St Augustine’s Episcopal Church

Art & Culture | History

A Testament to over 190 Years of African-American History on the Lower East Side

St Augustines Episcopal Church Lower East Side

About St Augustine’s Episcopal Church

 & why it made the Carpe City list

  • Today St. Augustine’s is home to the LES’s largest African-American congregation
  • But when the church was built in 1824, it had Slave Galleries, two small rooms behind the balcony where black worshipers were forced to sit, separated from the white congregation below.
  • The non-profit Saint Augustine’s Project preserves the Galleries in order to acknowledge the legacy of slavery and honor the 19th century black New Yorkers who worshiped there.
  • While the building was designed in 1824, it wasn’t consecrated until 1828. In between was a landmark date, July 4, 1827, the day slavery was abolished in New York State.
  • Even after 1827, black parishioners were still relegated to the Slave Galleries. Not only that, some black congregants were still enslaved, because slavery was still legal in New Jersey, where some of the church’s white congregants owned factories.
  • But, black congregants asserted their own freedom within the church:
    • The church’s vestry minutes reveal that a free black couple, Henry and Phoebe Nichols, were baptized there on July 5, 1829, in honor of the second anniversary of emancipation in New York.
  • By the mid 19th Century, New York’s growing black community built its own houses of worship, and moved away from the church.
  • The church was originally called All Saints’ Free Church.  The term “Free” having nothing to do with the freed slaves, but with the fact that they did not charge rental fees for their pews which many churches did at the time.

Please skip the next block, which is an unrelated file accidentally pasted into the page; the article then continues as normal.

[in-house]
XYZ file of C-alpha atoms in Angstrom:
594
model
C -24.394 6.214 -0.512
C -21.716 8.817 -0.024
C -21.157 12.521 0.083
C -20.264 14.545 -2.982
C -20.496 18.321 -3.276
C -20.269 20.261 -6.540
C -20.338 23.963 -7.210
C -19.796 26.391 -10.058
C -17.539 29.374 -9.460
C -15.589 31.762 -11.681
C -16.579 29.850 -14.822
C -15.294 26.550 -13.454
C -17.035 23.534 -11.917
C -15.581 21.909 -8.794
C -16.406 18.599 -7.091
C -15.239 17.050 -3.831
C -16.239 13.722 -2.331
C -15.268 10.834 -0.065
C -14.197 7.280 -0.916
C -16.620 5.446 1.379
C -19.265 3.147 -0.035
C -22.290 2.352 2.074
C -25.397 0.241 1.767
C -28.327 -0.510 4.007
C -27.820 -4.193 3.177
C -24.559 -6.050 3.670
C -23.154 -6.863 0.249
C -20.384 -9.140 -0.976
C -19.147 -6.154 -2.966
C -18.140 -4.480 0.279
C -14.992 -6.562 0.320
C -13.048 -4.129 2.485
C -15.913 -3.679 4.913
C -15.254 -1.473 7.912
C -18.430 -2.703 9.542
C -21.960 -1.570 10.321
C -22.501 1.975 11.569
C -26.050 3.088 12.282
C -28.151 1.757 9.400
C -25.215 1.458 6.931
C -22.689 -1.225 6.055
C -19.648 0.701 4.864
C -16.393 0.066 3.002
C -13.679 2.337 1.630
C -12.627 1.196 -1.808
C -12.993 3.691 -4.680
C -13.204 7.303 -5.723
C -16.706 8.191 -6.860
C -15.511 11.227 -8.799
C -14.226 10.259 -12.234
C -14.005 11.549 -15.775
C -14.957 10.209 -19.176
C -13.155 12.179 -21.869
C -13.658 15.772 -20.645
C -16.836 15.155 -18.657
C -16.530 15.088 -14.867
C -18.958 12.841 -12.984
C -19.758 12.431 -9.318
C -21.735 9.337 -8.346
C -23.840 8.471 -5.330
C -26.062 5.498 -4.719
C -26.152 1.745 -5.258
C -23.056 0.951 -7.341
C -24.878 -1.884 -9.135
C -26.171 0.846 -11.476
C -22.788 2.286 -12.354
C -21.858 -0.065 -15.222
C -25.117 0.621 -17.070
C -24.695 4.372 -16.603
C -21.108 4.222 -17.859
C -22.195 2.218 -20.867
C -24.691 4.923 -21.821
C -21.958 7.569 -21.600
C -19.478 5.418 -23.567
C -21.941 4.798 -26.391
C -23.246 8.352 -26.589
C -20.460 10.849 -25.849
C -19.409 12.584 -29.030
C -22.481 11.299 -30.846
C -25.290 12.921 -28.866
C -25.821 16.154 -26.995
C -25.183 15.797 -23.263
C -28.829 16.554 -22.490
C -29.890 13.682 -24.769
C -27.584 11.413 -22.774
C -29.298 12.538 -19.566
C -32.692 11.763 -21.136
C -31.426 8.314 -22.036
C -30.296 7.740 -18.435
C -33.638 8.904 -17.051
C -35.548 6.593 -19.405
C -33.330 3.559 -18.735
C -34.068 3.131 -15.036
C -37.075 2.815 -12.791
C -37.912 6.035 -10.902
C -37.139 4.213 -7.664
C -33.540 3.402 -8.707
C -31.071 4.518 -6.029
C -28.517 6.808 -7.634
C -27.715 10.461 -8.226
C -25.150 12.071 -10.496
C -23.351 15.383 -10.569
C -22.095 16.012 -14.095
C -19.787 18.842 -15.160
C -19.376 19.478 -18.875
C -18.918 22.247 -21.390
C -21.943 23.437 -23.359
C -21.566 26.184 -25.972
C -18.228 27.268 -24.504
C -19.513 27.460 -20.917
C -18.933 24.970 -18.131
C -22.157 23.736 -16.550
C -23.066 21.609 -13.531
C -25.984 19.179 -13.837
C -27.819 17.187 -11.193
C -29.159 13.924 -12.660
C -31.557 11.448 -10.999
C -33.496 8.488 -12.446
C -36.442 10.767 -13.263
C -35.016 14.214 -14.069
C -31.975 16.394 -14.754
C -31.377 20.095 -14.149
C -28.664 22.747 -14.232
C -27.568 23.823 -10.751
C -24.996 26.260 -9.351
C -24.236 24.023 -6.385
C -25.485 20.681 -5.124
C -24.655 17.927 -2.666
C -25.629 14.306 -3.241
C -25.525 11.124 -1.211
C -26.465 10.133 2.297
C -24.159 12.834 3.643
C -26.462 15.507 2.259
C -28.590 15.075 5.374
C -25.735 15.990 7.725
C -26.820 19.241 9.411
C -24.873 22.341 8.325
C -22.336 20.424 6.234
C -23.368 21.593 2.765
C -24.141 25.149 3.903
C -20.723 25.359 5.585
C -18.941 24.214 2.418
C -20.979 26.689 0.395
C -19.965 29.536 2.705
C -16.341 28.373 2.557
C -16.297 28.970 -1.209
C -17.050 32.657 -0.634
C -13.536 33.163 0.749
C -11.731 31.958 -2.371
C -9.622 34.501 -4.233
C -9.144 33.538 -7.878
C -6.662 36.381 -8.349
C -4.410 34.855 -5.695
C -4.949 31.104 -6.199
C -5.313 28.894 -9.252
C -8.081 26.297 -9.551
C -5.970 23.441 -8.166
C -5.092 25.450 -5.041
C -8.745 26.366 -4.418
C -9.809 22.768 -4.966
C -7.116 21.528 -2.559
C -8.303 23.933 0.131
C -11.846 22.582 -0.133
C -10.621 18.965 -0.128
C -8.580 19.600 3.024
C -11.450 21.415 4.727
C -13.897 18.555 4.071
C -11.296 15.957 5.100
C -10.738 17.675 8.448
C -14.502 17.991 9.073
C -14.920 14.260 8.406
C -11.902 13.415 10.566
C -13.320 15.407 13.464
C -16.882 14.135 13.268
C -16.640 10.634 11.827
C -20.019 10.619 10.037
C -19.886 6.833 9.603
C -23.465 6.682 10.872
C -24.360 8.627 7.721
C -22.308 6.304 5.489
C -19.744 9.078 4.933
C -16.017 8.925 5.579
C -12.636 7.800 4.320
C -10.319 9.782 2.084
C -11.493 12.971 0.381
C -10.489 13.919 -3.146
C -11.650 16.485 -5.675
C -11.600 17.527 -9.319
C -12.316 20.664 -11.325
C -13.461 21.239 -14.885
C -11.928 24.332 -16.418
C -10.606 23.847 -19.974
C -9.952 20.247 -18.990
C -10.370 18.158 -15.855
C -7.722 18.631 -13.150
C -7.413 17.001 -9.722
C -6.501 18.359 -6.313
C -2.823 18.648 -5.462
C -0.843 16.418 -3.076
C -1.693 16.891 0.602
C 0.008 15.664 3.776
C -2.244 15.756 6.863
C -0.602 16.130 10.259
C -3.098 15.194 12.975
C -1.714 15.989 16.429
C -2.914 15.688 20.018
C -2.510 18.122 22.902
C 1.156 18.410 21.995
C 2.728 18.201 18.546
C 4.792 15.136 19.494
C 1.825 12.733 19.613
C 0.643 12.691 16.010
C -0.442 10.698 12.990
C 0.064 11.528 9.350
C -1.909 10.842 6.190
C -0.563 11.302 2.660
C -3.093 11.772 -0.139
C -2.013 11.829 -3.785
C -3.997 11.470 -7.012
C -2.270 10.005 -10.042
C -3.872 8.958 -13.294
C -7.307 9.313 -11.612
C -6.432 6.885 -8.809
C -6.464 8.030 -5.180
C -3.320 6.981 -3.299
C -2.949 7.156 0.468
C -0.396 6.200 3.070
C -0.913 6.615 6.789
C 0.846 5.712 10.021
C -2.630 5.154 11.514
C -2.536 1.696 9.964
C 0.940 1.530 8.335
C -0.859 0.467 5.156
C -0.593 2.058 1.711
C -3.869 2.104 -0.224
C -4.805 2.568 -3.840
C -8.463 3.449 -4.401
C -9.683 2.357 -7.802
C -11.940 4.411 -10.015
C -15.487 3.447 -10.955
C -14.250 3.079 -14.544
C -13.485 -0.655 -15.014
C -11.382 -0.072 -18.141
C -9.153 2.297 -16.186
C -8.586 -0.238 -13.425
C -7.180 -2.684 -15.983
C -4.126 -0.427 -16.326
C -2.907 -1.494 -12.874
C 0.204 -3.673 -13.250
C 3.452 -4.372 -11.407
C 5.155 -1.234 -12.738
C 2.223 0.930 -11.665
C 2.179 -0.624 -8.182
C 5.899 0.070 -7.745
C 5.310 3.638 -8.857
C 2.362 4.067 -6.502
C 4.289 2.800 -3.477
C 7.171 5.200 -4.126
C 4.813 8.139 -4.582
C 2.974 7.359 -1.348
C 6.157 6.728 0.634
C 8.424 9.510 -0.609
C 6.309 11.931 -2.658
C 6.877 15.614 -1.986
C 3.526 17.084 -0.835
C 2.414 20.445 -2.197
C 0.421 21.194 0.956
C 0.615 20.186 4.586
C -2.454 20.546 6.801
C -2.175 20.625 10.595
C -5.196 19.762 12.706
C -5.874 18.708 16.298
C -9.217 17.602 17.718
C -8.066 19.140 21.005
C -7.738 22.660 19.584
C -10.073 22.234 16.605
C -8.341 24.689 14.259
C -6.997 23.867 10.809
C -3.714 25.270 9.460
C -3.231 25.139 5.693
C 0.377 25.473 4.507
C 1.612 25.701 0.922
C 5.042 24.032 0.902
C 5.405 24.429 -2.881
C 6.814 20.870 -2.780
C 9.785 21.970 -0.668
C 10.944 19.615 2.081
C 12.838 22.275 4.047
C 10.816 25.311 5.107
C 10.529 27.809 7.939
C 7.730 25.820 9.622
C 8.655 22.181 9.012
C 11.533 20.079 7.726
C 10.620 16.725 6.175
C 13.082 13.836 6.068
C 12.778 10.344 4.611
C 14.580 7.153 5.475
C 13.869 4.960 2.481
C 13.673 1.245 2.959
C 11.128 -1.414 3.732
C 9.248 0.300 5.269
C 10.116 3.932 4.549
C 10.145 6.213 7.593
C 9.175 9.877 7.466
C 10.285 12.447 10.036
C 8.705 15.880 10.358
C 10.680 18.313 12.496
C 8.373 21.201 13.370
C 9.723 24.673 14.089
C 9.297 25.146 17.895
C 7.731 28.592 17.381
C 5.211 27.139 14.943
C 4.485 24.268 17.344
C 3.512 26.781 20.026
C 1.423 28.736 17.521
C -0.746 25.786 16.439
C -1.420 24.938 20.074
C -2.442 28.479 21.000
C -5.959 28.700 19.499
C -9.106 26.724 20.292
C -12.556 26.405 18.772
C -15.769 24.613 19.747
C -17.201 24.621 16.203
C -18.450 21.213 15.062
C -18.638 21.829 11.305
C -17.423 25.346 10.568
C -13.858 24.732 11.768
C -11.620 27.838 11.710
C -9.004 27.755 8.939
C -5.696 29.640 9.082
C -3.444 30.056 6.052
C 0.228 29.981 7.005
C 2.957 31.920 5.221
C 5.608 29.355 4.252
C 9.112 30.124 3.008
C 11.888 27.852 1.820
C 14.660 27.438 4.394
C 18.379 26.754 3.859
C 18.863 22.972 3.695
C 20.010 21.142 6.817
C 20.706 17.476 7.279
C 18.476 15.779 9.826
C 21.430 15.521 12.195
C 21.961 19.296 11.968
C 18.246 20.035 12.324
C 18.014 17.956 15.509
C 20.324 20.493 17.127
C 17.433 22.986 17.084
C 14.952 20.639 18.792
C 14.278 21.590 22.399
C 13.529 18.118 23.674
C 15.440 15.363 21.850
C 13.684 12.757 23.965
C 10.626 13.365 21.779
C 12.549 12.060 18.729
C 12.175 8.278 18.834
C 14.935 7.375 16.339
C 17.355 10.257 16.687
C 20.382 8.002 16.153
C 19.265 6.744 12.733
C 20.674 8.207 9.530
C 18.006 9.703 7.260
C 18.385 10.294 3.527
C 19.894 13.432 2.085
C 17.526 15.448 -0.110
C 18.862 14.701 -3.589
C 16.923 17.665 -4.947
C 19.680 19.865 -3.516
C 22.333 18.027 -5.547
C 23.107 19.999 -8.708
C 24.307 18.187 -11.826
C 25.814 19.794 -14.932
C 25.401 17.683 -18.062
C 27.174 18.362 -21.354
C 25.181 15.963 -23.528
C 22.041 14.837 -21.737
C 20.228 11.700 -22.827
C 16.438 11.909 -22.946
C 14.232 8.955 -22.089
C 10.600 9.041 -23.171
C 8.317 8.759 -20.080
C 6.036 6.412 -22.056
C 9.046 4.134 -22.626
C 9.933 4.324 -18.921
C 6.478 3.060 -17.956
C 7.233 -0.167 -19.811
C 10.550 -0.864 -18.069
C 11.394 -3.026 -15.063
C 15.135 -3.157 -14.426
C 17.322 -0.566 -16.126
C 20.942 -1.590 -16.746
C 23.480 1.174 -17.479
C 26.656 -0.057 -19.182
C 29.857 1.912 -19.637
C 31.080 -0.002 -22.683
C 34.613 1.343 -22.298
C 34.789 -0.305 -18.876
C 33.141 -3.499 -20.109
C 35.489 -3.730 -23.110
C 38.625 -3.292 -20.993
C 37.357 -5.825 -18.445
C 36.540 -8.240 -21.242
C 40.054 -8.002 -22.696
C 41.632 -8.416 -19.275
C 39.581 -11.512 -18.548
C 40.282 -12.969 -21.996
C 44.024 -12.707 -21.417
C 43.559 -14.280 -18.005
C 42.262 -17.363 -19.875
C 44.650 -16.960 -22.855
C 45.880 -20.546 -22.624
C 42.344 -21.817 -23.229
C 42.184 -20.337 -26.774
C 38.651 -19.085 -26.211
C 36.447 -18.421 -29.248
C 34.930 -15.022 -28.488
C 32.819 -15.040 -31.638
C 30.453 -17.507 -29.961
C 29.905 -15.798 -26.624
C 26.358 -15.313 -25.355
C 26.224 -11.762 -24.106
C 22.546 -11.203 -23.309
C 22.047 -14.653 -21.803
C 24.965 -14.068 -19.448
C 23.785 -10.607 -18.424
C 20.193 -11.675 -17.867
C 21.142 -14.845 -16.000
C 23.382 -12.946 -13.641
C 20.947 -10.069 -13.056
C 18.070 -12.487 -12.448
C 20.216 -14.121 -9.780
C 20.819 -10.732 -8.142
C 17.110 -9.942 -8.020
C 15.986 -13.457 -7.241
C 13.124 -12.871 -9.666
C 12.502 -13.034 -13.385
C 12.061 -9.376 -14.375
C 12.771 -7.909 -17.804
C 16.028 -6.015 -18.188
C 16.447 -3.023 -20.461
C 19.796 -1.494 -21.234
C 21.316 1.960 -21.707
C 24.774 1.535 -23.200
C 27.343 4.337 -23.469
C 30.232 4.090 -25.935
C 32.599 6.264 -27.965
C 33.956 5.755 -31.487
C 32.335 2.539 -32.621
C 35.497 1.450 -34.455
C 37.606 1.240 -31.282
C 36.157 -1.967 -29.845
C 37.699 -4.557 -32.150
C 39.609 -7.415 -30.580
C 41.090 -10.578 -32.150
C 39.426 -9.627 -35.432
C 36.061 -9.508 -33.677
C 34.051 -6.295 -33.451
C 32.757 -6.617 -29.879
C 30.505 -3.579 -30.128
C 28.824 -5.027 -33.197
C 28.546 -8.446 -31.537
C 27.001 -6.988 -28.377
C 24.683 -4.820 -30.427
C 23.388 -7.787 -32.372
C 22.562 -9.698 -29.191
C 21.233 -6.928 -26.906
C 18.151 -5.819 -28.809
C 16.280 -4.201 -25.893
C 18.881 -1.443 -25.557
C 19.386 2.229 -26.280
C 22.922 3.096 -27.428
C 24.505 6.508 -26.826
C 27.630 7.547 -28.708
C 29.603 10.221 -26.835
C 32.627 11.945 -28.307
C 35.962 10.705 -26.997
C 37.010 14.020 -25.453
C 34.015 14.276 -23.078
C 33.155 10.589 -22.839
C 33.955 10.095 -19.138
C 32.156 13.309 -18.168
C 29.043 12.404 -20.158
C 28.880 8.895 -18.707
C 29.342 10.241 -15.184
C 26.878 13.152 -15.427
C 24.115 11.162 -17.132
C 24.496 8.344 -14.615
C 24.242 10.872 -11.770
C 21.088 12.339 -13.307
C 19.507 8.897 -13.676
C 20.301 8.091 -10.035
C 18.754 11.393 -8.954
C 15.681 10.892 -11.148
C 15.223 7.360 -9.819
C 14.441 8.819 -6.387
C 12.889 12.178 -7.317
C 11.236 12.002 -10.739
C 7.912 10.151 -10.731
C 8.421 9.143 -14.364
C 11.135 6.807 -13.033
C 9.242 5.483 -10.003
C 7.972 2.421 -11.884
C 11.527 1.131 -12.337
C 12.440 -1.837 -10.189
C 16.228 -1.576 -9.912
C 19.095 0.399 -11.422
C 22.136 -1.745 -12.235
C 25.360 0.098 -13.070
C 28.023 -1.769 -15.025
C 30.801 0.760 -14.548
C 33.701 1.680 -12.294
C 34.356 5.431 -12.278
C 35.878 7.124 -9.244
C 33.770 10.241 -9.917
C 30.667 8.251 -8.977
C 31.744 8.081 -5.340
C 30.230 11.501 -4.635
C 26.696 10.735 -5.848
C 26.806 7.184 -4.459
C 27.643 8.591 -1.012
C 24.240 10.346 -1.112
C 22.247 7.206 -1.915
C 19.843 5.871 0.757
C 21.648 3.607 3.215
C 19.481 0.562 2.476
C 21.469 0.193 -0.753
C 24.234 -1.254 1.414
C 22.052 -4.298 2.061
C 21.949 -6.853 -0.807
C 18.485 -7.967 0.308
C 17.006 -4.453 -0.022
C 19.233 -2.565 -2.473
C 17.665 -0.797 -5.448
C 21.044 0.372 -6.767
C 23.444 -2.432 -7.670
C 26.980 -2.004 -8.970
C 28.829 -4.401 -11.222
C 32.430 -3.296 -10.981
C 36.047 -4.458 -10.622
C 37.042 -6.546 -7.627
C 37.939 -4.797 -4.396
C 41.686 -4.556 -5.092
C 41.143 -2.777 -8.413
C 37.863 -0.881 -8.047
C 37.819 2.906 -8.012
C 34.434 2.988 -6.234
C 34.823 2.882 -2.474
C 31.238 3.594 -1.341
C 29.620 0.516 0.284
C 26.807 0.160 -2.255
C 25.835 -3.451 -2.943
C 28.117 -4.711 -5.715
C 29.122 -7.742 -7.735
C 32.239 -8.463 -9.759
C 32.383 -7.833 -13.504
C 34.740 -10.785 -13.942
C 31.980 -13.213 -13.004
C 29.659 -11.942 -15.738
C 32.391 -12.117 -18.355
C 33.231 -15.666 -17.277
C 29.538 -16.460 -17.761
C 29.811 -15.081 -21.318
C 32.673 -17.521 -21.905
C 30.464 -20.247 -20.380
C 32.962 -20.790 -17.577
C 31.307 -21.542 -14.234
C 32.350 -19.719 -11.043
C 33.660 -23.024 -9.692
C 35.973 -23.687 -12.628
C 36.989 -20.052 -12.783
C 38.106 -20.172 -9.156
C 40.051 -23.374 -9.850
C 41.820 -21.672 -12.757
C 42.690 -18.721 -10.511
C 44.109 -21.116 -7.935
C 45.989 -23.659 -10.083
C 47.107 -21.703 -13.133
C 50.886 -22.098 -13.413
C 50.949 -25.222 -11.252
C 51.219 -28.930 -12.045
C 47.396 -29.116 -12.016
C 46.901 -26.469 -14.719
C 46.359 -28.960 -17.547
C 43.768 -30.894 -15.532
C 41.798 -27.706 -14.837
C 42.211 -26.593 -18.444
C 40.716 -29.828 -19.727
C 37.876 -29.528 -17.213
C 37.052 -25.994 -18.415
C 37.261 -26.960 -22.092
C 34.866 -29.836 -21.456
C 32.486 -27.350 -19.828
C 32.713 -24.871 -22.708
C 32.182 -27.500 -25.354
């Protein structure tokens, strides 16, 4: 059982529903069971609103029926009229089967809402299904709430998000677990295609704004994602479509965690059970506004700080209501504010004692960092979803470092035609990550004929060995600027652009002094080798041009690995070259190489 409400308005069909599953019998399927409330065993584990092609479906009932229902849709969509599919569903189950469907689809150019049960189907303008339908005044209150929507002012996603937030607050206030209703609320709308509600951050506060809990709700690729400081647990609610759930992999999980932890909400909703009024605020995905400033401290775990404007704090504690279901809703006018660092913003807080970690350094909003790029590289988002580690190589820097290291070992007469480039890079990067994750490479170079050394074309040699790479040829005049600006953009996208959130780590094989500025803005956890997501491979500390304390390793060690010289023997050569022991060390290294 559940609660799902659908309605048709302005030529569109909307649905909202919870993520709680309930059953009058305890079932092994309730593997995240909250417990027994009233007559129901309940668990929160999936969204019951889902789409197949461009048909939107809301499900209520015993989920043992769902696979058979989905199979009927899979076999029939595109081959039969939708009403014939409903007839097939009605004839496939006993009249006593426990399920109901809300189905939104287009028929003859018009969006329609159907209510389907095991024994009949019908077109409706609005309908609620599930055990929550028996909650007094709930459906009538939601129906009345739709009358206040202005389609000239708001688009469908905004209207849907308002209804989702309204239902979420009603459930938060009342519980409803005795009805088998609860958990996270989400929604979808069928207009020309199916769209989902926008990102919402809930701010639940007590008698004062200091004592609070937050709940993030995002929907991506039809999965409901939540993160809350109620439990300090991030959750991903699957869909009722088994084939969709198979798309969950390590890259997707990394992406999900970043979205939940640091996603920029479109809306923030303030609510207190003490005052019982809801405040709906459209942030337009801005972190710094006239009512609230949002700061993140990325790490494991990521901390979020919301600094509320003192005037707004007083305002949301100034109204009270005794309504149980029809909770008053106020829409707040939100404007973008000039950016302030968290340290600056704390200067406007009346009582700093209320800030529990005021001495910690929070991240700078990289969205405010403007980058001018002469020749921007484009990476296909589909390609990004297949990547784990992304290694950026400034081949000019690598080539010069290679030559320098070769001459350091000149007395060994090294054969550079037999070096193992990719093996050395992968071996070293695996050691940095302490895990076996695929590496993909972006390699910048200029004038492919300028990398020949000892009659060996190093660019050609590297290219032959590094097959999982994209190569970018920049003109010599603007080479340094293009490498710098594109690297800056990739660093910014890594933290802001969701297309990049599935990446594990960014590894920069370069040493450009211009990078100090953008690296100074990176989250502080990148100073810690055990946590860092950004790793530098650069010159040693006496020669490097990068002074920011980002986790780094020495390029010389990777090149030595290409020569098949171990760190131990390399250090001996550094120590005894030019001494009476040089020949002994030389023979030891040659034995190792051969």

• In the 1940s, All Saints merged with a church on Houston Street called St. Augustine’s, and the new parish decided to use the All Saint’s building and call it St. Augustine’s Episcopal Church.
  • At the time, African American and Hispanic families were moving into the neighborhood. Soon, Saint Augustine’s had the largest African American congregation on the Lower East Side.
  • By the 1990s, church leaders were concerned that gentrification was pushing African Americans out of the neighborhood.
    • The situation inspired the congregation to partner with the Lower East Side Tenement Museum to uncover and preserve the history of the church’s Slave Galleries “as a testament to African American struggles and contributions to the quality of life in Manhattan and beyond.”
  • Today, The Saint Augustine’s Project welcomes visitors to the church and the Galleries.

Carpe City Trivia

Did you know that New York City was known as the capitol of Free Black America?

  • After slavery was abolished in New York State, New York City replaced Philadelphia as the capital of free black America.
  • By the 1840s, the free black community was over 16,000 strong, and thriving in Lower Manhattan.
  • Notable residents included Thomas Downing, who ran the most famous oyster house in New York at 5 Broad Street, and Dr. James McCune Smith, the nation’s first licensed African American doctor, who opened a pharmacy at 93 West Broadway in 1837.
  • Black New Yorkers also congregated in the Lower East Side’s Five Points, establishing community organizations like the African Society of Mutual Relief at 42 Baxter Street, and pioneering new forms of culture:
    • Competitions between Irish and black musicians and dancers in the Five Points led to a new style known as … tap dance.

By: Lucie Levine
Photography by:

Christi Scofield

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